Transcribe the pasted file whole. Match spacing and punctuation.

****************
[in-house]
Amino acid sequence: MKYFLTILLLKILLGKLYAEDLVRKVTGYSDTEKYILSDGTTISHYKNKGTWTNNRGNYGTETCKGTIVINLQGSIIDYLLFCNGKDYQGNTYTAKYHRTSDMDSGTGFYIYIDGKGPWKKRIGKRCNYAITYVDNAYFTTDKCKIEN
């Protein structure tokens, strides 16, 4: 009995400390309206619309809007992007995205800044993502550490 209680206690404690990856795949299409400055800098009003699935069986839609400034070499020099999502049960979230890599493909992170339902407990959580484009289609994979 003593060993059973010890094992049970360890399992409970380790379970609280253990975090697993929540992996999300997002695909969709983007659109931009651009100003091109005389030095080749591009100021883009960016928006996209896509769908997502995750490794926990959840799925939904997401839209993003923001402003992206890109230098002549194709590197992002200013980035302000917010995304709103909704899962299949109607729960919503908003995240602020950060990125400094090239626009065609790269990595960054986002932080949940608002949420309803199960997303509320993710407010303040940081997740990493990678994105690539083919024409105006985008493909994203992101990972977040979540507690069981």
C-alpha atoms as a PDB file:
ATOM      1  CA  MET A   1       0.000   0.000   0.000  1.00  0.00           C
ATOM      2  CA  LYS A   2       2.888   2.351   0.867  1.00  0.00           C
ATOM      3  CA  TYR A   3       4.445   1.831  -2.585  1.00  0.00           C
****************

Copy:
[in-house]
Amino acid sequence: MKYFLTILLLKILLGKLYAEDLVRKVTGYSDTEKYILSDGTTISHYKNKGTWTNNRGNYGTETCKGTIVINLQGSIIDYLLFCNGKDYQGNTYTAKYHRTSDMDSGTGFYIYIDGKGPWKKRIGKRCNYAITYVDNAYFTTDKCKIEN
């Protein structure tokens, strides 16, 4: 009995400390309206619309809007992007995205800044993502550490 209680206690404690990856795949299409400055800098009003699935069986839609400034070499020099999502049960979230890599493909992170339902407990959580484009289609994979 003593060993059973010890094992049970360890399992409970380790379970609280253990975090697993929540992996999300997002695909969709983007659109931009651009100003091109005389030095080749591009100021883009960016928006996209896509769908997502995750490794926990959840799925939904997401839209993003923001402003992206890109230098002549194709590197992002200013980035302000917010995304709103909704899962299949109607729960919503908003995240602020950060990125400094090239626009065609790269990595960054986002932080949940608002949420309803199960997303509320993710407010303040940081997740990493990678994105690539083919024409105006985008493909994203992101990972977040979540507690069981």
C-alpha atoms as a PDB file:
ATOM      1  CA  MET A   1       0.000   0.000   0.000  1.00  0.00           C
ATOM      2  CA  LYS A   2       2.888   2.351   0.867  1.00  0.00           C
ATOM      3  CA  TYR A   3       4.445   1.831  -2.585  1.00  0.00           C